As one of the most visible bellwethers of the economy, the fortunes of the structural steel industry are all too evident. It is a commonplace of everyday economics that you can tell how prosperous a city is by the number of tower cranes you can spot from the train station. Those tower cranes would often be working on steel framed buildings and so, during the recent recession, they either stopped moving or disappeared entirely. Well, the tower cranes are back and the UK industry is bullish about its prospects, even though its ranks have been thinned out as the downturn took its toll.
Newport-based Rowecord was the highest profile casualty, entering administration in May 2013 beset by cashflow problems, contract disputes and a weakened order book, despite delivering major landmarks such as the Aquatics Centre for the London 2012 Olympics, 107 Cheapside in London, the Paddington Station Crossrail redevelopment and Cardiff City FC’s stadium. As recently as February this year West Sussex-based Graham Wood Structural also went into administration, despite having worked with blue-chip contractors such as Costain, HBG, ISG Kier, Warings, Wates and Willmott Dixon. Even the UK industry’s champion, then known as Severfield-Rowen, ran into problems that required a £40m-plus rights issue, redundancies, a re-brand and a new chief executive (see opposite) to set it back on course.
But still, according to Sarah McCann-Bartlett, director general of the British Constructional Steelwork Association (BCSA), it could have been a lot worse.
“The sector has survived the recession and downturn better than many would have expected because companies took very early action and reduced capacity at the beginning of the downturn so there have been far fewer insolvencies,” she says.
There are three factors that have helped the sector survive: quick reactions, family ownership and, to a degree, the way that main contractors registered that they needed to support the specialist companies in their supply chains.
The industry could reduce capacity quickly because it is very flexible, as Geoffrey Taylor, a director of Caunton Engineering, points out. “We can expand or shrink very quickly because we’re totally machine-led and not as dependent upon people as, say, main contractors.”
Many of the UK’s structural steel companies are family-owned, while only a minority are publicly quoted, so most are not bound to the short-term interests of shareholders and can invest for the long-term. Mabey Bridge, for instance, decided that the downturn in demand was an opportunity to build a new factory that could manufacture the wind turbine towers for the renewable energy industry. It also recruited a raft of staff from Rowecord (the former sales and proposals director, technical director and ex-Rowecord engineers, estimators and technical staff) to set up Mabey Steel Structures, which manufactures for stadiums, health and commercial schemes. As the downturn continued the main contractors became aware that aggressively negotiated contracts could be counterproductive. “The big customers particularly have realised that if you brutalise the supply chain you might end up doing too much damage and lose some important capacity,” remarked one observer. And Mabey Bridge’s Tim Outteridge says this is a trend that is thankfully growing: “The way we’re doing business now is far more collaborative as leading clients are digging deeper into their supply chains and trying to understand its drivers. They’re focussing on security of delivery and making sure that the capacity is there for when they need it.”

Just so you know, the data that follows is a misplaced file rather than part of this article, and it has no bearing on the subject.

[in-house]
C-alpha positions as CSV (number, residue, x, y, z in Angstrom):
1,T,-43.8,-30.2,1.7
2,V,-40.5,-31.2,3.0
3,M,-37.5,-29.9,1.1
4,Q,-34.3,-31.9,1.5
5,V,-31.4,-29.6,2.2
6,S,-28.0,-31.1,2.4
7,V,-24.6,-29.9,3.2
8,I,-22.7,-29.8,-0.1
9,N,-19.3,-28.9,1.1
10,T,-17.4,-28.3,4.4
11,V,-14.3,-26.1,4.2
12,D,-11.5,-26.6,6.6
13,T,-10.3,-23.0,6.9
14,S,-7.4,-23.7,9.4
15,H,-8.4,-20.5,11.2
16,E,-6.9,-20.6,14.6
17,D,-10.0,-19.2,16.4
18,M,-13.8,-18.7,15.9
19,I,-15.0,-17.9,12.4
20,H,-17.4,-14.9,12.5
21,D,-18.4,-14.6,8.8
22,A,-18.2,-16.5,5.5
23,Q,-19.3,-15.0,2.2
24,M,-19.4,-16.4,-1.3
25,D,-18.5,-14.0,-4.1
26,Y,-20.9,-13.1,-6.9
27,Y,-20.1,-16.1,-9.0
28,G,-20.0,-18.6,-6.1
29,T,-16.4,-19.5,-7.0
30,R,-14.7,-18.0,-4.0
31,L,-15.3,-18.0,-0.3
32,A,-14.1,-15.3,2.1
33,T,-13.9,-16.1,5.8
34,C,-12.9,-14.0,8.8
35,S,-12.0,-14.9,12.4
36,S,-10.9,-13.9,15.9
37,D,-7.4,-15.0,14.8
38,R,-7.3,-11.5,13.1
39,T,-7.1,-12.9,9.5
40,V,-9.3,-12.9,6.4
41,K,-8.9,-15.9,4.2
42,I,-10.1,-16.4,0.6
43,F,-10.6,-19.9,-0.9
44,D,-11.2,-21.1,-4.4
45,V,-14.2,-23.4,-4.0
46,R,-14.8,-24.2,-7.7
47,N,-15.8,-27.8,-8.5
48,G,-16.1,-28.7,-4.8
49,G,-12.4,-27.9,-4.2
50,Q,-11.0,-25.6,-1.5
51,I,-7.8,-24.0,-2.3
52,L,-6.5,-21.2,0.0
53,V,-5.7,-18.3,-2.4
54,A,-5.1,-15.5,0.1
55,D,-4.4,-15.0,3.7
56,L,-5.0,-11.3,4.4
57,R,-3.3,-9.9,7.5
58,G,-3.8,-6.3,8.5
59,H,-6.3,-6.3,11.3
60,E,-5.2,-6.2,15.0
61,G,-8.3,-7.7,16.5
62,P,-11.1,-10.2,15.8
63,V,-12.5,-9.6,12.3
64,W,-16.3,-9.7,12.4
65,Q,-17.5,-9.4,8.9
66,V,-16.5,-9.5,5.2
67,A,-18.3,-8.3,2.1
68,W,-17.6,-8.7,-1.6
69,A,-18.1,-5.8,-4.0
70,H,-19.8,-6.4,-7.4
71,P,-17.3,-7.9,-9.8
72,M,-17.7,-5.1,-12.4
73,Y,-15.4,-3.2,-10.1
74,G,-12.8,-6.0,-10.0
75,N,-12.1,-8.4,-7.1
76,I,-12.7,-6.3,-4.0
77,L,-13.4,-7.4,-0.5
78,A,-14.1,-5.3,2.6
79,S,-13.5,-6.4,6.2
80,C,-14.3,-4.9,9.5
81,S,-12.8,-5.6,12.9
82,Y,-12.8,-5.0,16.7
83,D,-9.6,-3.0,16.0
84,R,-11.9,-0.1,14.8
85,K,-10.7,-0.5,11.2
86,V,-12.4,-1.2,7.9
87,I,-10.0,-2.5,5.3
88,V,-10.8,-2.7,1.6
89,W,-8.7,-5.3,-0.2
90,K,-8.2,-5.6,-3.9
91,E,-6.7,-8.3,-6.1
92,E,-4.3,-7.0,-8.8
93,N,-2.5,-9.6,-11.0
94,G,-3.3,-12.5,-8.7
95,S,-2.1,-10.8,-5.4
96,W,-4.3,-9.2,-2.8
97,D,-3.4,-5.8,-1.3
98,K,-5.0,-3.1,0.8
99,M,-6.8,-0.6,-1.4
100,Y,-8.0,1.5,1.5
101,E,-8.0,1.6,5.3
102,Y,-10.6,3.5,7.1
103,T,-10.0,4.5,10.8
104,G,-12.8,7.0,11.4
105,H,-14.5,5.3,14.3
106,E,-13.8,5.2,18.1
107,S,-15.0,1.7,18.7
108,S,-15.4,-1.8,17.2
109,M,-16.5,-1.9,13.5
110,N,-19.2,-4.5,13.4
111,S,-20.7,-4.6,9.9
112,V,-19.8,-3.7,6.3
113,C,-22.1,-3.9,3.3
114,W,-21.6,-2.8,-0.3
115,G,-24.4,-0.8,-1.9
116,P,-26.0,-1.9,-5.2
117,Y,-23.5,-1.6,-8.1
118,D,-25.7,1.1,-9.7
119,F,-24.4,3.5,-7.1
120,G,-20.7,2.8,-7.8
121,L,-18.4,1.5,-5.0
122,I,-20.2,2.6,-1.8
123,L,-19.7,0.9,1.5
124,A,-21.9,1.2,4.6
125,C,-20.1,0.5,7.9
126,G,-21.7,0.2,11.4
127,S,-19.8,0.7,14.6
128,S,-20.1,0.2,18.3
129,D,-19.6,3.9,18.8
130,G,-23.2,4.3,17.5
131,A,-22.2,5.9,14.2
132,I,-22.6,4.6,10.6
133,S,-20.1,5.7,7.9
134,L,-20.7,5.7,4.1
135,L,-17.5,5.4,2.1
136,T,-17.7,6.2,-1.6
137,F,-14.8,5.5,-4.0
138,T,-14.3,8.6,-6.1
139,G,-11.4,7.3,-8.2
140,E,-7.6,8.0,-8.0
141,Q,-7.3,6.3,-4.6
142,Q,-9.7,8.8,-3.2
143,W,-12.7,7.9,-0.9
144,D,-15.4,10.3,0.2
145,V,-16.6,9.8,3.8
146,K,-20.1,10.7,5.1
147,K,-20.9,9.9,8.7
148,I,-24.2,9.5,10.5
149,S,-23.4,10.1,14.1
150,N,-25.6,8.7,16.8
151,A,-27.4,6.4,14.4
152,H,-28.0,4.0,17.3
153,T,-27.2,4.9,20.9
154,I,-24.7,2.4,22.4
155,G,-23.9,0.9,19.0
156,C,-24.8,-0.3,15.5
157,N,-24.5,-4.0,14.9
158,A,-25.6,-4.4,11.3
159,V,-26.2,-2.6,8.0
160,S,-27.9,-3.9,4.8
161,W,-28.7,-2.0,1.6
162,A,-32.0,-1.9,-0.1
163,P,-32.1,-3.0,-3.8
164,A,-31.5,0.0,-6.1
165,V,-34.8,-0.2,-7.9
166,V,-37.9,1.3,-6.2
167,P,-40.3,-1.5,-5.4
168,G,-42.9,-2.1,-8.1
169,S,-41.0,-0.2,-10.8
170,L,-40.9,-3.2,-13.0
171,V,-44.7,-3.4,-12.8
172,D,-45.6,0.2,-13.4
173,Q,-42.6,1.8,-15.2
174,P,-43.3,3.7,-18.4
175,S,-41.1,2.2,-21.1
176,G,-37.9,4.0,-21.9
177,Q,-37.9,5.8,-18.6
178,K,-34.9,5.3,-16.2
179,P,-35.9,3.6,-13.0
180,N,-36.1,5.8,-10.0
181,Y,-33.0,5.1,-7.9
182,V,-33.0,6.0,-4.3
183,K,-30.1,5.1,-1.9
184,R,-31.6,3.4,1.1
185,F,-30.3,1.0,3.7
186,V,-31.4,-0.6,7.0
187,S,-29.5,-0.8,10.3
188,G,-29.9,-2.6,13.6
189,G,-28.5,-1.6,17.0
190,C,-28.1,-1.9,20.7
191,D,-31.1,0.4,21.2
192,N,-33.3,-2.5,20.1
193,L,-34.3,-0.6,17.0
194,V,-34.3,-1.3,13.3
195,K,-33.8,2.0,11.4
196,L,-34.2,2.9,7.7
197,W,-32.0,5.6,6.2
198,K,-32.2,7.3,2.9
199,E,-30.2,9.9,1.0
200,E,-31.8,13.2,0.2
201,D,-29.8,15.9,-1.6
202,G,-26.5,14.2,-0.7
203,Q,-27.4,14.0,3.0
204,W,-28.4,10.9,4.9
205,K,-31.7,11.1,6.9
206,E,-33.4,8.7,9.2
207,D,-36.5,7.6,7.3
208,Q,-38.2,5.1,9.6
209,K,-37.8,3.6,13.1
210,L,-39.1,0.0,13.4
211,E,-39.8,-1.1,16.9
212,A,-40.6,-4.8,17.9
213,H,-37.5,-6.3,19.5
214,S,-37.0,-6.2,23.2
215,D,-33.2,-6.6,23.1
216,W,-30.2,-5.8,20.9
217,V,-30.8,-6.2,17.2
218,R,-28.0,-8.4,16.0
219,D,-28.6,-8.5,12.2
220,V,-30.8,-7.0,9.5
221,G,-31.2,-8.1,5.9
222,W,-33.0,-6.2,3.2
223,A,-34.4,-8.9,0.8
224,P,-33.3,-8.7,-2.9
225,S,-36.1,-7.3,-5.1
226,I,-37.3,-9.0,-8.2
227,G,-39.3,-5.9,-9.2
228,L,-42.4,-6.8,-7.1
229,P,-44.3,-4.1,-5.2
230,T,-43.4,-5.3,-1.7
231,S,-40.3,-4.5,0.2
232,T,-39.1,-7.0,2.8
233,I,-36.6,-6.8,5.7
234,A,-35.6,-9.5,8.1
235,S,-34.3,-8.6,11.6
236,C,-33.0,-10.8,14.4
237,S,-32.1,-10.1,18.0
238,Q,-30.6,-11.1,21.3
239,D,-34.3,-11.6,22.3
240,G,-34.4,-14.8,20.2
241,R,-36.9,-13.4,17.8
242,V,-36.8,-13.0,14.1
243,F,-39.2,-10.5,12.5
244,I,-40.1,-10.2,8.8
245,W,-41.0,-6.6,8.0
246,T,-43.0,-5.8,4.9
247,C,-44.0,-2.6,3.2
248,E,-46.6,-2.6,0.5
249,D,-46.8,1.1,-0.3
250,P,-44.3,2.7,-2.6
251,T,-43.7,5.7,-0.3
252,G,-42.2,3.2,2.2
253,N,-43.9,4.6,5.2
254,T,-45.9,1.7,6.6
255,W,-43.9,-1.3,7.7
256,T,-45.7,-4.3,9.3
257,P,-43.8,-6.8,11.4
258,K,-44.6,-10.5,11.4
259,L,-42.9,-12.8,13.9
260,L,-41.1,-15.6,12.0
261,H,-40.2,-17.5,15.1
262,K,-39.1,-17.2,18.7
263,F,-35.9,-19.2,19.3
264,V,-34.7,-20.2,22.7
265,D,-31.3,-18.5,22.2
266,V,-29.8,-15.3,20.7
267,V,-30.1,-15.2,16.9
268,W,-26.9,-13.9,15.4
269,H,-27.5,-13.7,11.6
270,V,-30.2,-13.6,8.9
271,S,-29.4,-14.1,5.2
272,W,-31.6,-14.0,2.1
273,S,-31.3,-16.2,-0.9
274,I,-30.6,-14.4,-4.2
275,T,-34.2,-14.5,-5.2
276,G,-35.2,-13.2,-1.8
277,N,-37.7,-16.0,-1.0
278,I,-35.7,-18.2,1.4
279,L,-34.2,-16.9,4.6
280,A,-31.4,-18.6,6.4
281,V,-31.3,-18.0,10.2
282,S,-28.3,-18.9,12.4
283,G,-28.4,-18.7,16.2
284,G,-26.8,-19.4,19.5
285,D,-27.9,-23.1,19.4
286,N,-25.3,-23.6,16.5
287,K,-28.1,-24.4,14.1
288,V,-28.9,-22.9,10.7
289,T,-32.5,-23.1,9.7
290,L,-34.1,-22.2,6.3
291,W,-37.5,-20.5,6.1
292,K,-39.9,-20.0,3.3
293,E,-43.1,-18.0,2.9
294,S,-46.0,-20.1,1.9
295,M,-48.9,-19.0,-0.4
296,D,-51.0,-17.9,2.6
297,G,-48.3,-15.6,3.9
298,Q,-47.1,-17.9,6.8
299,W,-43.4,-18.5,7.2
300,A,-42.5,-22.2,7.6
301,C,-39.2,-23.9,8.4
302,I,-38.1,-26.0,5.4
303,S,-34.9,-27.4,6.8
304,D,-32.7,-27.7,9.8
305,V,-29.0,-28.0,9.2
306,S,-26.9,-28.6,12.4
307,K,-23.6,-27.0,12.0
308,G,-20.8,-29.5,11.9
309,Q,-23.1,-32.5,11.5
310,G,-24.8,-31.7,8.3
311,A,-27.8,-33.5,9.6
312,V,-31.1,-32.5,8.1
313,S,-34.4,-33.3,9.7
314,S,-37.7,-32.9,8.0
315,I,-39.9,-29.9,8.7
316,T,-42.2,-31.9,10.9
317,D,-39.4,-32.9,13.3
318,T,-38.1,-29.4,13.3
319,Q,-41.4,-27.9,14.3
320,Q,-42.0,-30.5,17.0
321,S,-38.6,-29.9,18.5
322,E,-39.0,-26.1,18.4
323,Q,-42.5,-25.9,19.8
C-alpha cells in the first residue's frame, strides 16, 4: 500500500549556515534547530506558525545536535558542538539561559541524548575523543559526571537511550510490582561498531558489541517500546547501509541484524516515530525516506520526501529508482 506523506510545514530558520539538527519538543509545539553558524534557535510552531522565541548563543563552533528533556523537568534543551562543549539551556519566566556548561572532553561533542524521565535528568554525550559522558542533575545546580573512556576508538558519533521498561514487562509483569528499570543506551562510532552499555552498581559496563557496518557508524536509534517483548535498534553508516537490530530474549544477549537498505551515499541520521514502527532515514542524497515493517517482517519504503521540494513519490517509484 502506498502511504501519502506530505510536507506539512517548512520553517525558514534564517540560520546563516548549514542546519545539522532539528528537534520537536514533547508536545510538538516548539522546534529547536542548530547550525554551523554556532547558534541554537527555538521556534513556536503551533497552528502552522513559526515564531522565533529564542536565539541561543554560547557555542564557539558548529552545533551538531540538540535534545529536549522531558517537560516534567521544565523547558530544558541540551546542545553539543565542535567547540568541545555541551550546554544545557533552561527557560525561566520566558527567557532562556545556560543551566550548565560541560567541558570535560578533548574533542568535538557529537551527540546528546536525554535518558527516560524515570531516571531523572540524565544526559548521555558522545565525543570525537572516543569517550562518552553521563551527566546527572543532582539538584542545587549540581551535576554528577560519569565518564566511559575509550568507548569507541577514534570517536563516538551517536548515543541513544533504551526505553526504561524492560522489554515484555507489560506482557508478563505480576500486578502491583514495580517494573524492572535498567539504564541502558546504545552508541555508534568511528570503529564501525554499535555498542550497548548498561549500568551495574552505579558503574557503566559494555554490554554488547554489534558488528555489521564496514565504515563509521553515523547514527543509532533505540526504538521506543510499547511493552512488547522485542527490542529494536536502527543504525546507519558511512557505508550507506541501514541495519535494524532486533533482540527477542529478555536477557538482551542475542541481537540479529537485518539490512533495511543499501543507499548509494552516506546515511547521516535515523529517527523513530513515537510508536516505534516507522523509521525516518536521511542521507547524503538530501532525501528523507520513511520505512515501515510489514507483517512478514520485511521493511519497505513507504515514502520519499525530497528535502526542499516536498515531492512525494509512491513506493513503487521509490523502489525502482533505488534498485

Now, as the economy picks up, the future is looking prosperous and stable for those companies that have survived, with some reporting full order books while sales leads are growing. In August, for instance, Severfield issued a statement to the Stock Exchange stating it had an order book of £171m, saying there were continued signs of improvement in the UK market, but it “remains likely to be later in the financial year before there is any notable impact on the size or mix of the order book”. “The construction market has come back and, although it’s strongly led by housing which doesn’t tend to use much structural steel, we’re seeing volumes start to pick up and prices are beginning to firm,” says McCann- Bartlett. To put the situation in perspective, BCSA figures show that the industry output averages out at around one million tonnes of steel per annum and hit a peak of 1.4 million tonnes during the boom. Last year, in 2013, industry output hit a low of just 776,000 tonnes – half its peak output – and this year is expected to grow by 5-6% to 820,000 tonnes
Encouragingly, the growth in the market is spread among a variety of sectors within the economy rather than being dependent on one unusually buoyant area. Commercial office development in London remains one of the most important elements of the UK market and is becoming progressively more optimistic. Ian Lawson of Severfield, one of the major players in this market, says: “We are certainly seeing a number of new opportunities that are coming to market now or in the near future where the developers are either doing speculative construction or have actually got tenants for particular schemes and are eager to get cracking.” Among the flagship projects now scheduled to transfer from the drawing board to take their place on the London skyline are the Google offices (the £1bn 11-storey building at King’s Cross that will house 4,500 people along with a climbing wall, a rooftop pool and an indoor football pitch) and Foster + Partners’ £300m headquarters for media giant Bloomberg in the City of London.
An improving economy is also injecting some much-needed life into the retail development market with a number of schemes reaching lift-off. In the South East, for instance, Severfield is involved in the £1bn scheme to extend the 1.6 million ft2Westfield London shopping centre at White City by a further 800,000 ft2 of shops and leisure facilities in derelict land north of the site.